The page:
Israeli industrial designer Shlomi Mir has created a tumbleweed-inspired robot that uses wind power to study desertification and help scientists better understand the phenomenon. The round robot uses an internal fabric sail stretched across a circular steel frame to roll across the terrain and collect data about the formation of sand dunes, planting seeds along the way. In the absence of wind, the robot can lie flat until the next gust picks up.
The robot is designed to operate autonomously, and has been built to withstand thousands of kilometers of travel without breaking down. The Tumbleweed is designed to monitor land conditions and plant annual grasses in certain strategic locations in order to stabilize areas in danger of becoming desert, and to also prevent erosion by wind and rain. Mir’s vision is of a small team of Tumbleweeds covering large areas of ground to create a barrier against the desert.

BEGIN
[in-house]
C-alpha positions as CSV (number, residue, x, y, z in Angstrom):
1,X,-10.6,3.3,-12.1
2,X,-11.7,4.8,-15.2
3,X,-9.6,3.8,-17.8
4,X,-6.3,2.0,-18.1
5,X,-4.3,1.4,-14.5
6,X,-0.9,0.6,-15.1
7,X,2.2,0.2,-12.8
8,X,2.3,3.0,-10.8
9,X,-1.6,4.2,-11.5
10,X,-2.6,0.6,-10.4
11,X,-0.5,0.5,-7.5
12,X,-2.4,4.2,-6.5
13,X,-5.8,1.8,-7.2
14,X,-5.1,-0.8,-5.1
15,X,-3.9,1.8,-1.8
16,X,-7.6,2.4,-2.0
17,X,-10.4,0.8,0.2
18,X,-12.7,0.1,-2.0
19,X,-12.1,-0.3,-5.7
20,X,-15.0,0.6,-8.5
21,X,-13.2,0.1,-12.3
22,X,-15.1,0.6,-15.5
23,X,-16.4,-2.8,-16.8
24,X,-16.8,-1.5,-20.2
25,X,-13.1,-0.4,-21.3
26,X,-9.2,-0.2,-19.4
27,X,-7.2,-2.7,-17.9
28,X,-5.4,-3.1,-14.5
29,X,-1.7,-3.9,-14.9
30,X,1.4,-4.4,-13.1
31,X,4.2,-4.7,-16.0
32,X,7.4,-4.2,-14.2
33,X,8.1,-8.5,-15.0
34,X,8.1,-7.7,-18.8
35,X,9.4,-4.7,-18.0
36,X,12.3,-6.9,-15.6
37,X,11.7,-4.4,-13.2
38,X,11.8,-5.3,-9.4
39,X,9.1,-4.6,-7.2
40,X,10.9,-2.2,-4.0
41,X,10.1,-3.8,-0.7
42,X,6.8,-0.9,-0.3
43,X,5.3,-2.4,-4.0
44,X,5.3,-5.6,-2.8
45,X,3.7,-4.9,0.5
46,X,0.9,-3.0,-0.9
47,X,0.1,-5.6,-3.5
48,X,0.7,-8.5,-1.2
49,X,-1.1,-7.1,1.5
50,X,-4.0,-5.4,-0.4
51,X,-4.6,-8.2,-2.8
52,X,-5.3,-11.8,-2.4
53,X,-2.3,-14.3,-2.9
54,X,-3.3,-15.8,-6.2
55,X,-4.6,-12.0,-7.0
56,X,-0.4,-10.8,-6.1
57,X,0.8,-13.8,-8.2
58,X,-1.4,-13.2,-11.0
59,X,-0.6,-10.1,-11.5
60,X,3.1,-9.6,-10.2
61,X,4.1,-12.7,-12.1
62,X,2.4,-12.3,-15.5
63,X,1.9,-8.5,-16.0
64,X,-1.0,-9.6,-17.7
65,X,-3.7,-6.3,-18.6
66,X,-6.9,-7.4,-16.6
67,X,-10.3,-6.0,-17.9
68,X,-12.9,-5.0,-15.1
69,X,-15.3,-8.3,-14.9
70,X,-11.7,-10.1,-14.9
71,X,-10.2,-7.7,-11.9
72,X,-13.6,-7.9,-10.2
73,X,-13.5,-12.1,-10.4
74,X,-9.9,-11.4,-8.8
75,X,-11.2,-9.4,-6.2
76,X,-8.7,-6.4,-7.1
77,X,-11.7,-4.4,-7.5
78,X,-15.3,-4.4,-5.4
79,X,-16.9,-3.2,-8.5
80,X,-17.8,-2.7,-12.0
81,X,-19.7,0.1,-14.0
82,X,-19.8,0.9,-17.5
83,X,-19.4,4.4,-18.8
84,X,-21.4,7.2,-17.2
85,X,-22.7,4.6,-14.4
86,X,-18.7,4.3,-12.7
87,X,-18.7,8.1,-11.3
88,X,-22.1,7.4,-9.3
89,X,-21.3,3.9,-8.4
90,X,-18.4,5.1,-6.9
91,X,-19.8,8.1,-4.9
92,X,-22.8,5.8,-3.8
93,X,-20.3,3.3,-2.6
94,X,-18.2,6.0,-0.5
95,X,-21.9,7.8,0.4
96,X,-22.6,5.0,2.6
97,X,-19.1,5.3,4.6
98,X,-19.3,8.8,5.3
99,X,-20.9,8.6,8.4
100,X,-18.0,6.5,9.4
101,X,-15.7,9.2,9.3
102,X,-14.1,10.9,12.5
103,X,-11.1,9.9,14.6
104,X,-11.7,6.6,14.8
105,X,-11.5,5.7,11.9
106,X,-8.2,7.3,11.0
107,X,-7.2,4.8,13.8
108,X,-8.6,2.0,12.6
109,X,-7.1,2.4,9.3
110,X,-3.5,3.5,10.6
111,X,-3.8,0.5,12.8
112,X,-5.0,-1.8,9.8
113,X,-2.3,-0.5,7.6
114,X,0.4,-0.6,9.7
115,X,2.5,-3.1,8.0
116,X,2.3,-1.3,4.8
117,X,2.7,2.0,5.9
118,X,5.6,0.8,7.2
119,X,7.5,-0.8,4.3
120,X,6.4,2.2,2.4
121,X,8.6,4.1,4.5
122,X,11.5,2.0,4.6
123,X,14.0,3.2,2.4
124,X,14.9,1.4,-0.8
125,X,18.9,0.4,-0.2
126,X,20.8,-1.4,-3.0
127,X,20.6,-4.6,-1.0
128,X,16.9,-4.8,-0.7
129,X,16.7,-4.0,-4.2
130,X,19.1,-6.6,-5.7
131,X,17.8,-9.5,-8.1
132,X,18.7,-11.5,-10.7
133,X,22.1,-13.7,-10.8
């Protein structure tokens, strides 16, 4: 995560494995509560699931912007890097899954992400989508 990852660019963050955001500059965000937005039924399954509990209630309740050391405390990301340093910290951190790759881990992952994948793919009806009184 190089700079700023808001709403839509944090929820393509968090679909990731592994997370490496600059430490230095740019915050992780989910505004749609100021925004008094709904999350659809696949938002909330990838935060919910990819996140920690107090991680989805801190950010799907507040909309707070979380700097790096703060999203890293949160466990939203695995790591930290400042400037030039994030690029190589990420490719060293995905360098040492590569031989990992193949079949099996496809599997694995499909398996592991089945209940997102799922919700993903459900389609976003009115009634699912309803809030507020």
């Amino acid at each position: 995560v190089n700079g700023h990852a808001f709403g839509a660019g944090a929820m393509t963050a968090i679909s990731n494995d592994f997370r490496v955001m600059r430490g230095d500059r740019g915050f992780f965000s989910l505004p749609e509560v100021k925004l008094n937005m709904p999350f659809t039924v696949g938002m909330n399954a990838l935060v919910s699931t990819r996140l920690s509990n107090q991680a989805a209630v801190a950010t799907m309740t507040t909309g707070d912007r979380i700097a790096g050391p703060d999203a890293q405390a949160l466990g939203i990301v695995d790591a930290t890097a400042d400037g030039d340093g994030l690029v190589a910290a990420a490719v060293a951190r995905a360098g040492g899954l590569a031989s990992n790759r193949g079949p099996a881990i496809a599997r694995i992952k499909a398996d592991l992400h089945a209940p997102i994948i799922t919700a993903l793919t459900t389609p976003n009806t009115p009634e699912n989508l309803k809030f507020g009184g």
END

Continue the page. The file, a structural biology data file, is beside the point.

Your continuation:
The Tumbleweed contains an onboard computer and a small motor, which are powered by a kinetic generator. It’s equipped with an Arduino and Android-based core that allows it to use GPS, transmit data, and collect climate information via a small sensor. In a recent interview with Wired, Mir explained the rationale behind his design, saying, “There are applications where this system could go where people can’t go or can’t afford to go, or can’t go enough to collect the information that these researchers need.” Mir’s innovative prototype won the international Lexus Design Award in 2013.